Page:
I'm new to electronics.
I'm trying to find out how this works out of curiosity.
Does anyone have a circuit diagram for the circuit? Is the current safe for such a prank?
EDIT: Merged question from Trever Thompson
Help here would be greatly appreciated: This question has been asked several times on this site and elsewhere, and it seems as if the posters became satisfied with inaccurate answers.
How on earth do the electric shock prank pens/bubble gum work?
I have no intention of shocking anybody or recreating this circuit, I am simply baffled by how it operates. I have verified that all purported explanations readily available online are inaccurate or incomplete.
The above image shows the only two components in the circuit. I do not know for a fact what the white component is, but I have to assume it is a high value capacitor.
The above image is a literal layout of the circuit. The 50k load is the user's hand. Both switches are closed upon pressing the button. The switch is before the capacitor. This is based on closely observing the circuit and is 100% accurate unless someone can prove otherwise. I tested this with varying capacitance and inductance values and was unable to induce a significant current in the load for more than dozens of miliseconds. When testing I moved the virtual switches from the ground to the positive wire. When I move the switch after the capacitor I can have a long lasting current through the load, but the voltage/current are very low.
Edit: It is beginning to appear as if the white piece (Shown as cap above) is an active component/IC. There may not even be a capacitor in this circuit.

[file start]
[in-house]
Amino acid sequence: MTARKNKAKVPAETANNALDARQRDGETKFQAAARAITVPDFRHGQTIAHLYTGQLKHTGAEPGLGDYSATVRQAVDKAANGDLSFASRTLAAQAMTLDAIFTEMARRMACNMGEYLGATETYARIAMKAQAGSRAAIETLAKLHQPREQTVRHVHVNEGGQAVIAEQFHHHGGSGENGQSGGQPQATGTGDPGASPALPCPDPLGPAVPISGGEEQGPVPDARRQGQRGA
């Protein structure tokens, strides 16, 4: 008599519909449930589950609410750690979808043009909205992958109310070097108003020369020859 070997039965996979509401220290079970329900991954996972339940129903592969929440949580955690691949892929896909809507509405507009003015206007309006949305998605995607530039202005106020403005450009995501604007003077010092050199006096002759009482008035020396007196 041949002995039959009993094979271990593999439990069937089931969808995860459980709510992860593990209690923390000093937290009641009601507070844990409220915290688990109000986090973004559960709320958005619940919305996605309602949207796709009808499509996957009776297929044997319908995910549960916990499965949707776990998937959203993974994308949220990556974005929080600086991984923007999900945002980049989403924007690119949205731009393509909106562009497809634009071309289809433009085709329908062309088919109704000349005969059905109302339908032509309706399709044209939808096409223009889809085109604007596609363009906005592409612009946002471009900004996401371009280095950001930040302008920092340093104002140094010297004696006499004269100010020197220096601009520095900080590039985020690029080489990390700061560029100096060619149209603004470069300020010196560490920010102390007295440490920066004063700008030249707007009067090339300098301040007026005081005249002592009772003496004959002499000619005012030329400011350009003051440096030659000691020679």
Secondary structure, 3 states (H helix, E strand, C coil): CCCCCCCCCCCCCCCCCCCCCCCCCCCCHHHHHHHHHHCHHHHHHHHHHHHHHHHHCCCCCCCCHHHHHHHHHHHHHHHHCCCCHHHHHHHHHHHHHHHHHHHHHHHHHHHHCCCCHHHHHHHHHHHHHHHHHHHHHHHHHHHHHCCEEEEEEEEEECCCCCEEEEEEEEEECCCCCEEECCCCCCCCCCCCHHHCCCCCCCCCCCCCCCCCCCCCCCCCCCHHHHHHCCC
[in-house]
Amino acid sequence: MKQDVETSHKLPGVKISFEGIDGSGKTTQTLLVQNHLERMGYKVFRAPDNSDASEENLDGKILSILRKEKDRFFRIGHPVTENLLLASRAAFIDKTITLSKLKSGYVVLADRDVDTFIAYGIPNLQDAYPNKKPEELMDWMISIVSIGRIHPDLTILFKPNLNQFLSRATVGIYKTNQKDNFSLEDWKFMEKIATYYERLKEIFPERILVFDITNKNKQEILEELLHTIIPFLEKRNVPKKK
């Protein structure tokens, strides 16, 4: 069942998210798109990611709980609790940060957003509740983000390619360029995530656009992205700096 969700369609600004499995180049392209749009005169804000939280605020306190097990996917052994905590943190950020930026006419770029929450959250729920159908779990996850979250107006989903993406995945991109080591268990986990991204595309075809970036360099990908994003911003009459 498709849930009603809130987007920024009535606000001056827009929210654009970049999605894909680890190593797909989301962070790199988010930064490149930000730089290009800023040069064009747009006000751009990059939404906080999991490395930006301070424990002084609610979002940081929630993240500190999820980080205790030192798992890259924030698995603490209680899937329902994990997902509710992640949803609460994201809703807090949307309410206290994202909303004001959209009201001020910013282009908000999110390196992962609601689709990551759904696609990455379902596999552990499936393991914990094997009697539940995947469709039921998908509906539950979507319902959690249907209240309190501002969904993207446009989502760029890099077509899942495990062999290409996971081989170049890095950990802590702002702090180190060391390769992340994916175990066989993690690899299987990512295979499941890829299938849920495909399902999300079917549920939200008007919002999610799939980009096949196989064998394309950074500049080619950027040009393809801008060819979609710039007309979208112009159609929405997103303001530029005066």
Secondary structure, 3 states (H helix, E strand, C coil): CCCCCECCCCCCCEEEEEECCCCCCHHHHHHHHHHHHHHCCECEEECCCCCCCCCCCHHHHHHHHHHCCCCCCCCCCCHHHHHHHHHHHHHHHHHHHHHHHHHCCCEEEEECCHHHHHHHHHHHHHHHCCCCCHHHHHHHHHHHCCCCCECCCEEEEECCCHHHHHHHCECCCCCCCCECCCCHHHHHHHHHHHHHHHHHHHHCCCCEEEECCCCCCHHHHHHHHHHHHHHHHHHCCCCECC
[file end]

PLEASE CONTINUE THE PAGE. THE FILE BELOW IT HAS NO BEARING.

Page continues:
What I know:
- The device behaves as follows: When the pen is held and the button is pressed a mildly painful electric shock is felt. After about 3 seconds, the pain gradually decreases until it is not longer felt. Upon releasing and pressing again the full shock is felt once again, even if only released for the slightest moment. The button and grip are the electrodes.
- It uses 4 1.5V button cells in series (with high internal resistance)
- The shrink wrapped component is a tightly wound step up transformer. The secondary uses extremely thin wire. It apparently is an autotransformer, as it has three leads and is wrapped around one ferrite column.
What I think I know:
- I measured the frequency on the primary with a primitive oscilloscope. It was equal to a couple hundred hz, which is reasonable considering the pain of the shock.
- If the frequency is ~200hz, the capacitor (if the white component is a cap) would have to be over 100uF non polarized. This may be possible as I have discovered high capacitance low voltage smd caps. The primary inductance would have to be several mH.
- The turn ratio would (I believe) have to be at least 1:90. This surprised me because I read that most autotransformrs have a low ratio. I then encountered higher ratio custom ones (which is more reasonable if varying wire gauges are used).
What I want to know:
- What the white component is. Is it merely a capacitor? Does it serve other functions?
- How on earth does this circuit work. It seems so simple and then again I can't explain or emulate its behavior accurately in a simulator...
Help will be greatly appreciated, as this has kept me occupied for a long time.